But the breaking point came when Pugh, 26, and Wilde, 38, broke into a “screaming match,” this person recalls. According to our source, the acrimony allegedly reached all the way to the top of the studio totem pole after production wrapped, with the highest-ranking Warner Bros. executive at the time, Toby Emmerich, forced to play referee in a “long negotiation process” to ensure Pugh would participate in the film’s life cycle “in any way” and not jeopardize the potential box office. (A Warner Bros. spokeswoman said Emmerich was traveling and unavailable to comment. Vulture also reached out for comment to representatives for Wilde and Pugh, who did not respond. In response to this story, 40 members of DWD’s production team and crew released a statement to People magazine on Saturday. “Any allegations about unprofessional behavior on the set of Don’t Worry Darling are completely false,” it reads. “There was never a screaming match between our director and anyone, let alone a member of our cast.”)

An anonymous executive with knowledge of the situation told us that top Warner Bros. brass are ultimately unhappy with how Wilde has handled DWD promotional duties — specifically with regard to how she’s discussed LaBeouf’s departure from the film in interviews. “Olivia is either a mad genius who figured out a way to make people more aware of the movie in a way that just drives up the box office,” says another source close to the production, “or she doesn’t have any self-awareness that she is fucking up her movie.”

In a statement, Warner Bros. told Vulture, “We are so proud of the work that Olivia Wilde has done making this incredibly beautiful and entertaining film and look forward to collaborating with her again. The studio is very grateful and appreciative of the tireless support by Olivia in bringing her vision to life from production through release. Any suggestion of conflict between the studio and Olivia is simply not true.”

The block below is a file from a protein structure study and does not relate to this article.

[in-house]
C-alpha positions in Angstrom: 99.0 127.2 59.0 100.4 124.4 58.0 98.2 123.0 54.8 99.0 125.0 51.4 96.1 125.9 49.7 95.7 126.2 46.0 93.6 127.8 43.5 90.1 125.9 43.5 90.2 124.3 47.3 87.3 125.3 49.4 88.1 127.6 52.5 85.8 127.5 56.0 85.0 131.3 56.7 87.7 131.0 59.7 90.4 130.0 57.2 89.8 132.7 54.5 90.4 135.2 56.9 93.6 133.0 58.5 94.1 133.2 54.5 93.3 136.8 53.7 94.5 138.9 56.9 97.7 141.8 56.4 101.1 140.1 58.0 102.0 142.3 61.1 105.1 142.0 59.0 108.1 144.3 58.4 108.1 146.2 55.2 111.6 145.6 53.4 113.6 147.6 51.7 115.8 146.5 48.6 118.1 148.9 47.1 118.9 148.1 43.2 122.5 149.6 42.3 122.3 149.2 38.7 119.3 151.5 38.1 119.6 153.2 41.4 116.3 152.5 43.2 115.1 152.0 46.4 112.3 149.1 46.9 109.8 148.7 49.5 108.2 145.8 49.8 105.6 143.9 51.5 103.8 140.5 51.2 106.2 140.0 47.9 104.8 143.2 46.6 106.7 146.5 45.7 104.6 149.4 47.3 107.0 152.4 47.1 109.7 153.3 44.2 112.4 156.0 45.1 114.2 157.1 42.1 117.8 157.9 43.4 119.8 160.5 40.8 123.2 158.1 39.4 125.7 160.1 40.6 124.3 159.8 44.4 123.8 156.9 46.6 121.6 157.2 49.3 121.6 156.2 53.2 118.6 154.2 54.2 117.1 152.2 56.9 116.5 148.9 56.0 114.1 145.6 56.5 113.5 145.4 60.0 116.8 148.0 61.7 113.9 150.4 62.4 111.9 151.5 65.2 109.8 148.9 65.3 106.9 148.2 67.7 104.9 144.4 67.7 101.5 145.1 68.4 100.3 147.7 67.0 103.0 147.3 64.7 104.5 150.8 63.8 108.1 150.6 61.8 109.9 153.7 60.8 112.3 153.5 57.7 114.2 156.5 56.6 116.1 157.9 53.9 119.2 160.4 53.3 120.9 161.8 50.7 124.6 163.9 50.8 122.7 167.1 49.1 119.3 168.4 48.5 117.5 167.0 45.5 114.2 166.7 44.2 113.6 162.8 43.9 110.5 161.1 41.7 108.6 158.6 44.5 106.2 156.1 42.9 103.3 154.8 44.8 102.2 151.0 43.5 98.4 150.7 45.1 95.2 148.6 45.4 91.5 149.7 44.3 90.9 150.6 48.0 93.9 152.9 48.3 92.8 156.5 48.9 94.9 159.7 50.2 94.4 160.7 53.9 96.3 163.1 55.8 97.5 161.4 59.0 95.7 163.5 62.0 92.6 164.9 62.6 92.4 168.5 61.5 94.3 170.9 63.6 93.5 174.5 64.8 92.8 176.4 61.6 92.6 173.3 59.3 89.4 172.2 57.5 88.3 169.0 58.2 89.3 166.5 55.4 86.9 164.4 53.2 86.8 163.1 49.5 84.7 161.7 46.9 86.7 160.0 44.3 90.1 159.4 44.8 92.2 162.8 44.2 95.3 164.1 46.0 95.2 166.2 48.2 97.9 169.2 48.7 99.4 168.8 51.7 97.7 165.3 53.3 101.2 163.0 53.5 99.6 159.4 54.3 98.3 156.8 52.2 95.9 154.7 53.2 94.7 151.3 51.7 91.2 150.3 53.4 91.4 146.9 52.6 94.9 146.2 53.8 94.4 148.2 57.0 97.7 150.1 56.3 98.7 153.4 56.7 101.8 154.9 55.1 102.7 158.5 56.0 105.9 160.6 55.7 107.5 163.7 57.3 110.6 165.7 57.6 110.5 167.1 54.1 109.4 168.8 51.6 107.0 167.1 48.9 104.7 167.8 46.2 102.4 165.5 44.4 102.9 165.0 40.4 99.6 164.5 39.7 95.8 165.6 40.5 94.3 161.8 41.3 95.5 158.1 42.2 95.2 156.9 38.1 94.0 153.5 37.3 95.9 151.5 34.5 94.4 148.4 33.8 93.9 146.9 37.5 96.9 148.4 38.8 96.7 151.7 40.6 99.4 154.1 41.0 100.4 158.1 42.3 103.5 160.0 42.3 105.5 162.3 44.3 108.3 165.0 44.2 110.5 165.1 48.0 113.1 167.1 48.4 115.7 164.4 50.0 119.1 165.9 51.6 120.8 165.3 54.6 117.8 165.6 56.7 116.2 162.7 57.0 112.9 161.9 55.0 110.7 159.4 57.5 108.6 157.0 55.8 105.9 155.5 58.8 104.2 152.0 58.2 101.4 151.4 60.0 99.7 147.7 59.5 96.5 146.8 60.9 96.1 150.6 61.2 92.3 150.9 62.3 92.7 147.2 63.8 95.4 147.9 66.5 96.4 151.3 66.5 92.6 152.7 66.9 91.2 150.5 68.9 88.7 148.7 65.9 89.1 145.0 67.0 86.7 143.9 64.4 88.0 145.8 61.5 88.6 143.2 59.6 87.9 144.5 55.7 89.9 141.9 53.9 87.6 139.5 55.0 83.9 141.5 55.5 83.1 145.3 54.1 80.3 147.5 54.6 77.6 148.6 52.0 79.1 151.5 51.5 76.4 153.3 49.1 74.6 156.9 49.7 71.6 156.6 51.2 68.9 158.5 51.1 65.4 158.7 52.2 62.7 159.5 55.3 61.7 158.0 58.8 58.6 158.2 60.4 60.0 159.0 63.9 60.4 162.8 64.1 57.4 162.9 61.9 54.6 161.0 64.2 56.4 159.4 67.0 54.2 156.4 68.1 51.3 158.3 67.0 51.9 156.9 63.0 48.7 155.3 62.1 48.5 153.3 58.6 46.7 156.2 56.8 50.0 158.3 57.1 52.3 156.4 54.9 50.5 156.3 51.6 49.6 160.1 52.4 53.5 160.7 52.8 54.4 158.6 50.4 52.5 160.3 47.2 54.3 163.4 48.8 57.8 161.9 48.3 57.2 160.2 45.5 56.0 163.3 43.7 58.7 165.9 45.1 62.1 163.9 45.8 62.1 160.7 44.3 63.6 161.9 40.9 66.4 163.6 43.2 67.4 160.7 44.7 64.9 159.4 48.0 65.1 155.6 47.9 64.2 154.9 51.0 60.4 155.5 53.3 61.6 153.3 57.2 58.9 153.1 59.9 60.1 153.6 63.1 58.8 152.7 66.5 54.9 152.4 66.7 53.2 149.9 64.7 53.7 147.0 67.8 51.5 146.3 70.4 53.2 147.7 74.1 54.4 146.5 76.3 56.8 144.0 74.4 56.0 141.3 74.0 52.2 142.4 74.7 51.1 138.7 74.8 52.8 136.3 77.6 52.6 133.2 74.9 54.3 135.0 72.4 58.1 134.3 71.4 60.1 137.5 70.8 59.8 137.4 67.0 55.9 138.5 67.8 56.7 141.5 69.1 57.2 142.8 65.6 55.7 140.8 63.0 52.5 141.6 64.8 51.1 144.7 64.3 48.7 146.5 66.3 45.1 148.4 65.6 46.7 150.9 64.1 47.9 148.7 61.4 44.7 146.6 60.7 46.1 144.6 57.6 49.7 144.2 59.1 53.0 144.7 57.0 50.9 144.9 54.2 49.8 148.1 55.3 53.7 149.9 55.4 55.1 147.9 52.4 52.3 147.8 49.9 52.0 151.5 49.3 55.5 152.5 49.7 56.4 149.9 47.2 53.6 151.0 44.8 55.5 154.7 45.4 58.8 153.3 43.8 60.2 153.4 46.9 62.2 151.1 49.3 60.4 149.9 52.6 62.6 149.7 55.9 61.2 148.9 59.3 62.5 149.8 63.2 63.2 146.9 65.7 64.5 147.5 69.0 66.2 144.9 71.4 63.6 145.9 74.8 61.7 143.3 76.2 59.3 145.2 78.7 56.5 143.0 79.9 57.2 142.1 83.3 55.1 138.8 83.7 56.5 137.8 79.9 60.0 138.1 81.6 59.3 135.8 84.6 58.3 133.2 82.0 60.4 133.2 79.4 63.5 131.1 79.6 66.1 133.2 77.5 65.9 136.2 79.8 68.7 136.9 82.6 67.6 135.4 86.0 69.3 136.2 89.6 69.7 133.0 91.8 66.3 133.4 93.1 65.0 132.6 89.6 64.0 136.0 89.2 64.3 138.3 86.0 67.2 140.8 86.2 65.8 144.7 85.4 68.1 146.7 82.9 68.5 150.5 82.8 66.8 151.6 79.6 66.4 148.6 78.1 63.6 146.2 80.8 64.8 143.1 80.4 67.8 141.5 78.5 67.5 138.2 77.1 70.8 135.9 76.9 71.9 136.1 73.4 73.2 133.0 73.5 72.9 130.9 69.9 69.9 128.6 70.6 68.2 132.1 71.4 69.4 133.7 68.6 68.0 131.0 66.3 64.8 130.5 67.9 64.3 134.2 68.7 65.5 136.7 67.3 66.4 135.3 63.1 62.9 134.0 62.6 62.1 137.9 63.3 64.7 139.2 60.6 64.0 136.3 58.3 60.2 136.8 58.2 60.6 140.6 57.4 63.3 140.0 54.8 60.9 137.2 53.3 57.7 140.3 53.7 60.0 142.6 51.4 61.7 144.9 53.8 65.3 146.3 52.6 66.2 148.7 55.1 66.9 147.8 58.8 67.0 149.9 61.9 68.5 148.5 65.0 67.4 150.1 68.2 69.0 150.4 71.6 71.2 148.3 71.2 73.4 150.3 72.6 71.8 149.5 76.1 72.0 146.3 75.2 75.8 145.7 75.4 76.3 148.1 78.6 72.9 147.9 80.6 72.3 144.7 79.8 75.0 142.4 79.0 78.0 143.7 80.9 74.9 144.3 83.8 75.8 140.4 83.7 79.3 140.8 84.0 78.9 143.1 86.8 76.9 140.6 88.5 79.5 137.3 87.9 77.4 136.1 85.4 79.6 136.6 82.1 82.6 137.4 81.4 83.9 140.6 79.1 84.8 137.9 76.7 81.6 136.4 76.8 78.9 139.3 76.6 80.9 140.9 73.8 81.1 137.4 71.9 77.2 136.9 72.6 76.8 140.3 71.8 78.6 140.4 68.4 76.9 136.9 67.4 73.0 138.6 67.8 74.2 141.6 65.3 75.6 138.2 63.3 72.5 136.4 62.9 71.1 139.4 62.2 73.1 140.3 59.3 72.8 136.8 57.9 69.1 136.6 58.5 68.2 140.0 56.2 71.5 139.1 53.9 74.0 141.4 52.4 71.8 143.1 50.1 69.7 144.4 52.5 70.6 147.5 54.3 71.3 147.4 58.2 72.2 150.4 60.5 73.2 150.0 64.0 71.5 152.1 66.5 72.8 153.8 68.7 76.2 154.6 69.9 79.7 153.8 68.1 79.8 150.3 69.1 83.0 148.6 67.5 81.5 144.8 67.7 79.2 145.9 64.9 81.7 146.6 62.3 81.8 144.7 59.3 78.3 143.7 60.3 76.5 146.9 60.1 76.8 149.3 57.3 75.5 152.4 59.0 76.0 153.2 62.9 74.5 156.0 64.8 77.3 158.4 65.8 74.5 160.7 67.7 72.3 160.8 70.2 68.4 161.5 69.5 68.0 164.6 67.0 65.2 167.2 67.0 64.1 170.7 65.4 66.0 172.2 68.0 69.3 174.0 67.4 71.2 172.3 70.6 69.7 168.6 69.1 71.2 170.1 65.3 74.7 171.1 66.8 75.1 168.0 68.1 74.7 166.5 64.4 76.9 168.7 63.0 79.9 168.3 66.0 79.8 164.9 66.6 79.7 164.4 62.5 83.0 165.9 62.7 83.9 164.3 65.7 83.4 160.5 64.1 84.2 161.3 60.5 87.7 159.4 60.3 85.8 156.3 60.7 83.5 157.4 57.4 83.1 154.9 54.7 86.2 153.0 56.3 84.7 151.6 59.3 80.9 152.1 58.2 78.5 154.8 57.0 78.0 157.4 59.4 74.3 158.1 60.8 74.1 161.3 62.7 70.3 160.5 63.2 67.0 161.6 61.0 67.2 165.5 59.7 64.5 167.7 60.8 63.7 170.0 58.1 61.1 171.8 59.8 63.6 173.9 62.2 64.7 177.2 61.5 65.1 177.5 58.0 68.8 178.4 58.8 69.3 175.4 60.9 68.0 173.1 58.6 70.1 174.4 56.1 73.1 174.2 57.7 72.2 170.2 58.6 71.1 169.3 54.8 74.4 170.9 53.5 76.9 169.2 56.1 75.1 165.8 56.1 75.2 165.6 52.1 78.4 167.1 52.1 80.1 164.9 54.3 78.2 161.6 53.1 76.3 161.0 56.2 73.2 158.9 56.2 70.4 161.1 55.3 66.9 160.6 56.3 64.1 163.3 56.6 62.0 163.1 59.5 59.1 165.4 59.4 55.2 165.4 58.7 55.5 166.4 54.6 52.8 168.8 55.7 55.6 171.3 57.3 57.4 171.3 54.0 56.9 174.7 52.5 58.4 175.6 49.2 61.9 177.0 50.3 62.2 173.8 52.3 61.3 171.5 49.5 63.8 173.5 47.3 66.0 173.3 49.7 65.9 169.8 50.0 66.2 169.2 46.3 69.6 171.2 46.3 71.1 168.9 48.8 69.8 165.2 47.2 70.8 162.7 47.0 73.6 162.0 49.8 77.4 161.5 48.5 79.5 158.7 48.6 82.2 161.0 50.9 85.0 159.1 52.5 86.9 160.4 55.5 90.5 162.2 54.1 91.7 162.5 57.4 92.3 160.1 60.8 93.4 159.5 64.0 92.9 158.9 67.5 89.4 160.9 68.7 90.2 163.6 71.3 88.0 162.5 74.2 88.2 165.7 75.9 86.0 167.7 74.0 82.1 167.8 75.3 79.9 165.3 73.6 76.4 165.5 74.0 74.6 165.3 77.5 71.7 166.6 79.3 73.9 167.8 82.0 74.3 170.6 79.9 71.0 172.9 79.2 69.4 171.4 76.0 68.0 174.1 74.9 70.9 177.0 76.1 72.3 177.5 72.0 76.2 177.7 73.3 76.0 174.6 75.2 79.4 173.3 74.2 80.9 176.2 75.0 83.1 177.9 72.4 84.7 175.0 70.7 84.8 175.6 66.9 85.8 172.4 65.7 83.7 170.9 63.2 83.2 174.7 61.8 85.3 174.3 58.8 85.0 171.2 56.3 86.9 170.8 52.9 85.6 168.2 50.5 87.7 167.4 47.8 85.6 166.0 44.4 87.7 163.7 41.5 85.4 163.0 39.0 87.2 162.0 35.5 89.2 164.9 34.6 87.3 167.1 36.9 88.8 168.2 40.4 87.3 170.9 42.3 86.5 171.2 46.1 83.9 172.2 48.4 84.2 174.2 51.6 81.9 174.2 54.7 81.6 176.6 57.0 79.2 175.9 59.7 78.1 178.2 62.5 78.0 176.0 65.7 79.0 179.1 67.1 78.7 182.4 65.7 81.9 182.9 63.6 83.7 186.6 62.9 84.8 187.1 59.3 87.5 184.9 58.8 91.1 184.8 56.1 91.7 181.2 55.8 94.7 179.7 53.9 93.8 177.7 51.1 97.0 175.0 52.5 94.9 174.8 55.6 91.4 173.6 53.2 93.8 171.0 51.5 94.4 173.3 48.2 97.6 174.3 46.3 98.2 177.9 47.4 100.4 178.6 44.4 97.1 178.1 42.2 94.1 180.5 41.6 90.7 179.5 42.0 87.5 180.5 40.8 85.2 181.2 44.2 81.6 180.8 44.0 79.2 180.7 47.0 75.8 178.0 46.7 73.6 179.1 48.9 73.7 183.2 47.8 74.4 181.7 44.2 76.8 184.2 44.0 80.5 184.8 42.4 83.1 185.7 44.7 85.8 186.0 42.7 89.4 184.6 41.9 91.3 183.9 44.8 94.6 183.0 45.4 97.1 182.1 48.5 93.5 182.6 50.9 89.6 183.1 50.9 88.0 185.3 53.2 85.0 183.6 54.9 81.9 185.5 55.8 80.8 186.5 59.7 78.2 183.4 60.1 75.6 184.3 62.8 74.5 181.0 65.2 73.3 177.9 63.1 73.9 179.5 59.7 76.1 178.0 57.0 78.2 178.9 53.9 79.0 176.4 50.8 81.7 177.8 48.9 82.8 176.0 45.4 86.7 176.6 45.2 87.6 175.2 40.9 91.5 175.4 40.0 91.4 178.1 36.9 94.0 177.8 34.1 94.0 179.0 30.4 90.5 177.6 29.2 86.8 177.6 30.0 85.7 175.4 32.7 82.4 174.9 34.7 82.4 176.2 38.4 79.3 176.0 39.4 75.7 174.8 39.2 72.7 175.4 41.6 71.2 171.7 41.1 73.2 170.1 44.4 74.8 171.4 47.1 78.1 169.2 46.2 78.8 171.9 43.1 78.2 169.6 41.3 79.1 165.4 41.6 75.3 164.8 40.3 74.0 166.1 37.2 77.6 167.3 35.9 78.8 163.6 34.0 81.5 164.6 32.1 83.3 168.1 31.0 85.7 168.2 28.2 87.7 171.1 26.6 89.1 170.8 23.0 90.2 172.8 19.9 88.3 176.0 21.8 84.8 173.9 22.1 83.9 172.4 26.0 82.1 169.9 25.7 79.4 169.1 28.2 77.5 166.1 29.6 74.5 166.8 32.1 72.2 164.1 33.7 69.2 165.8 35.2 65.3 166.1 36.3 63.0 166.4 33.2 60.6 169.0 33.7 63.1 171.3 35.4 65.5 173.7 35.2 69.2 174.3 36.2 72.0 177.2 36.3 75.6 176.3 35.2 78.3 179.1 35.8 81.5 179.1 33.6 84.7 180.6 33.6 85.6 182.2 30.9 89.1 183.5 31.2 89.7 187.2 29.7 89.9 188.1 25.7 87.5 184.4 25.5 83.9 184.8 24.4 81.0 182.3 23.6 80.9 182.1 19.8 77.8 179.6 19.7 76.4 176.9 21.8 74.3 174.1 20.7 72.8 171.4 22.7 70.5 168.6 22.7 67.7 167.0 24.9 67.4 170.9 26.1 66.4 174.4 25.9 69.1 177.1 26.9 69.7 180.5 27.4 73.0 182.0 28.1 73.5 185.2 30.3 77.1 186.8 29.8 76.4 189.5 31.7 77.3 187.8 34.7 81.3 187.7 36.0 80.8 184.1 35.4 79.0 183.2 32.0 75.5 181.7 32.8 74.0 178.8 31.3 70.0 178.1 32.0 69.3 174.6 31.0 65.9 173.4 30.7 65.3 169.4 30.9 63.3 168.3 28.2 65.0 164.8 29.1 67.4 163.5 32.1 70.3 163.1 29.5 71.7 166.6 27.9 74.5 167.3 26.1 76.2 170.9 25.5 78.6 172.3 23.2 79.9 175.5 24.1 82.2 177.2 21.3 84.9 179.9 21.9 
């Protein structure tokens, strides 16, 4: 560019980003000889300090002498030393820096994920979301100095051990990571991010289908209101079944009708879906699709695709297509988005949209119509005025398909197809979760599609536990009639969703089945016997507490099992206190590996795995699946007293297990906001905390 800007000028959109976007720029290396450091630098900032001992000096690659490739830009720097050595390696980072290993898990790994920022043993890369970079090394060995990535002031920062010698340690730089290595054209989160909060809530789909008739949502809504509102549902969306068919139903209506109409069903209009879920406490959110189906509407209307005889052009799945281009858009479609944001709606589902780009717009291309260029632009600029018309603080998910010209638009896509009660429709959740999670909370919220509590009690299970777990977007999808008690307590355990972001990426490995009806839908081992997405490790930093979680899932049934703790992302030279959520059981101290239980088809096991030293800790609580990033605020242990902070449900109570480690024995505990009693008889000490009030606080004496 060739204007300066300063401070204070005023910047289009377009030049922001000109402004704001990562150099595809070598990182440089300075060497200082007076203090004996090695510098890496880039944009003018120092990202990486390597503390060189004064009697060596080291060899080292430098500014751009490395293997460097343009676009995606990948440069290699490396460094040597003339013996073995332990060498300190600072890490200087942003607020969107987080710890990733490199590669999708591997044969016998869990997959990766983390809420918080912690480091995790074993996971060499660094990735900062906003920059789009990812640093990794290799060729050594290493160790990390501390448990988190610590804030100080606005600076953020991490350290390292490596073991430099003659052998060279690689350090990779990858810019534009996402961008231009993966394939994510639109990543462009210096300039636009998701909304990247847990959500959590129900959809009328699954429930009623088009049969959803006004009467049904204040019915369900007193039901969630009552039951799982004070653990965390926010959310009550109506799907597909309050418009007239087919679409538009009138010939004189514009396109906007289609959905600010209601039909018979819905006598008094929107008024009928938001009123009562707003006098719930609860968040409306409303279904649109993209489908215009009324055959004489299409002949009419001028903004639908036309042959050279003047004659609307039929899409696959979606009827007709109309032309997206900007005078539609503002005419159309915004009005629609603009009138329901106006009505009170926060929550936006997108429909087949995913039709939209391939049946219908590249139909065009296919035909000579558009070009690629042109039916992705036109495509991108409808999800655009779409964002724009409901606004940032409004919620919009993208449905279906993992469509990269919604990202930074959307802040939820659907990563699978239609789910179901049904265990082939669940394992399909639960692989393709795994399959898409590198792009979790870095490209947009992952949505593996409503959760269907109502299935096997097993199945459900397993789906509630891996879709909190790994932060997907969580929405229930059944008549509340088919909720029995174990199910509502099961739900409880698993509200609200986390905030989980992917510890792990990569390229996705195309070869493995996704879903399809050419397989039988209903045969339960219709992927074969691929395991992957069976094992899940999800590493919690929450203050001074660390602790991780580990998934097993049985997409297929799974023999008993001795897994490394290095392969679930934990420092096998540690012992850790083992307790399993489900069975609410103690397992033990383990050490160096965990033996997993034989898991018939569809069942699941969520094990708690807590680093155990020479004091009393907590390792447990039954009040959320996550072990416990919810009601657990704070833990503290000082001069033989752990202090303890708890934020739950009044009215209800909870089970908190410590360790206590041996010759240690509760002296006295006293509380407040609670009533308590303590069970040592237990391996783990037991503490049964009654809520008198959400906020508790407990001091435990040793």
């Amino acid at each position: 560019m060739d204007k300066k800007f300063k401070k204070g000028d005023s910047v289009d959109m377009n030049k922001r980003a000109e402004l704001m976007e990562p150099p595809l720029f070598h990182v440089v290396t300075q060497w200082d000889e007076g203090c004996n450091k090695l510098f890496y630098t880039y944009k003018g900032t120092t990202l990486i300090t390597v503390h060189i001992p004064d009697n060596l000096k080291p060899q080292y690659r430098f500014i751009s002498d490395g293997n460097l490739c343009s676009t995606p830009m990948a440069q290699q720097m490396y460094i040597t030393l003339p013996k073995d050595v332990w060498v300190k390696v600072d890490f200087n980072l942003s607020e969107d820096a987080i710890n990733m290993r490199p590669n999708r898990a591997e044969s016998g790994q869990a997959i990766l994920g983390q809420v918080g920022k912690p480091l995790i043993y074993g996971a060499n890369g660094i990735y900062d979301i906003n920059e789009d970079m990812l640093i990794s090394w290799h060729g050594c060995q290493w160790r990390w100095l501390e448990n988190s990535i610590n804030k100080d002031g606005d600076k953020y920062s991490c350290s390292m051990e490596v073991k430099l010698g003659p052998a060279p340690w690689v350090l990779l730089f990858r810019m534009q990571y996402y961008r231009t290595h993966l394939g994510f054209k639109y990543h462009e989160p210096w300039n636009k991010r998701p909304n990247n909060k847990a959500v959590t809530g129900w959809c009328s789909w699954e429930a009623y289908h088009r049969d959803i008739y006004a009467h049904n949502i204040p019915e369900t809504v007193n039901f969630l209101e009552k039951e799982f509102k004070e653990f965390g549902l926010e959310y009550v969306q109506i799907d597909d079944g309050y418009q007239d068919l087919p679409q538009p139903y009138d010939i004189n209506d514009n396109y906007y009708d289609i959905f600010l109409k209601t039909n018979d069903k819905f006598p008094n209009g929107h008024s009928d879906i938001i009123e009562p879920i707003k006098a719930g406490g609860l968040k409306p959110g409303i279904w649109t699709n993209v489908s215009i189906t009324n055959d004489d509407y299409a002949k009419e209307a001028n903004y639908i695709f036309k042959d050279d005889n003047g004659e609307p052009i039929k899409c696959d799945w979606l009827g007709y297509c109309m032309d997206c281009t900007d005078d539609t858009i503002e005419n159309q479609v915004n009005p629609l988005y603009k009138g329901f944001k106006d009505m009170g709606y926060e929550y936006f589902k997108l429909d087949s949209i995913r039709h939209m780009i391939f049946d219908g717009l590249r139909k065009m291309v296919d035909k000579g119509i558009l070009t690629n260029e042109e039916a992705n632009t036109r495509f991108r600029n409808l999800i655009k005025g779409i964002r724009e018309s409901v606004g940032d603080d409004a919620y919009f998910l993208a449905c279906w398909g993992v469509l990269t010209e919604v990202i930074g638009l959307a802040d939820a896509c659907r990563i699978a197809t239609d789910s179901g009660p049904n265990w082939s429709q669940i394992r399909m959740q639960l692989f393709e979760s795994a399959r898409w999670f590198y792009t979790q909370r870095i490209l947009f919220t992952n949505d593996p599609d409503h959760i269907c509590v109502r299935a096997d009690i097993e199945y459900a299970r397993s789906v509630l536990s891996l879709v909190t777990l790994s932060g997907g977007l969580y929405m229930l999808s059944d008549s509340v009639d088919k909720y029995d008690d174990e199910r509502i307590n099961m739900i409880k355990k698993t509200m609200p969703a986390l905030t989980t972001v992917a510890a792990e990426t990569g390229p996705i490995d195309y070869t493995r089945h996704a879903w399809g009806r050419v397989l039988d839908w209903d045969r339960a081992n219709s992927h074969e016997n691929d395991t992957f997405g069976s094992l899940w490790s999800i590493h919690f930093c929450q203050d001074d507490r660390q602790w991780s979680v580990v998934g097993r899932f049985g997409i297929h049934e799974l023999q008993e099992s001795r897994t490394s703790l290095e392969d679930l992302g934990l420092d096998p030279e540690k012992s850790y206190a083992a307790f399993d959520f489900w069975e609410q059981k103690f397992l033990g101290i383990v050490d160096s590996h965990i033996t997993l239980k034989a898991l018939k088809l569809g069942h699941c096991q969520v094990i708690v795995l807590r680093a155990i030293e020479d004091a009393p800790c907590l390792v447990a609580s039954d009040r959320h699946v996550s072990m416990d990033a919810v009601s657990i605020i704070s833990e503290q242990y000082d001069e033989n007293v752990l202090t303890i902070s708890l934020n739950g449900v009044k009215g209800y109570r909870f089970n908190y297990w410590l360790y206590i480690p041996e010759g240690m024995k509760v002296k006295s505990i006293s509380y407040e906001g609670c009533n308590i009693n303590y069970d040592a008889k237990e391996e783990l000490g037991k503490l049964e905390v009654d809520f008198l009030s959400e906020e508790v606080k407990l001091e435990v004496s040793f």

In the days before the film’s release, as accounts of on-set behavior transformed from tittle-tattle to something closer to accepted fact in the public eye, the NRG prerelease tracking metric of “definite interest” has seen the film’s scores decline from 40 to 35, threatening the veracity of the old adage any publicity is good publicity. Historically, titles like World War Z (reported to involve extensive rewriting and a full third-act reshoot), Apocalypse Now (requiring the replacement of original lead actor Harvey Keitel with Martin Sheen), and Titanic (with its legendary budget bloat and publicized on-set accidents) have overcome rumormongering and negative publicity to become substantial hits.

Tracking isn’t always 100 percent accurate, and though DWD currently stands at 38 percent on Rotten Tomatoes, poorly reviewed movies still put butts in seats. There is always the outside chance that audiences may continue to turn out if for no other reason than a morbid sense of curiosity. Although that if comes with a big asterisk: If Styles’s fans — the film’s primary constituency, all our exec sources agreed — feel shortchanged by how little the boy-band heartthrob appears in the film, Warner Bros. can expect a steep second-weekend dropoff and may have a rocky road reaching profitability.

This story has been updated to include comment from Warner Bros. and information about Olivia Wilde’s petition and Don’t Worry Darling’s weekend screening sales.

Don’t Worry, Darling, It’s Judgment Day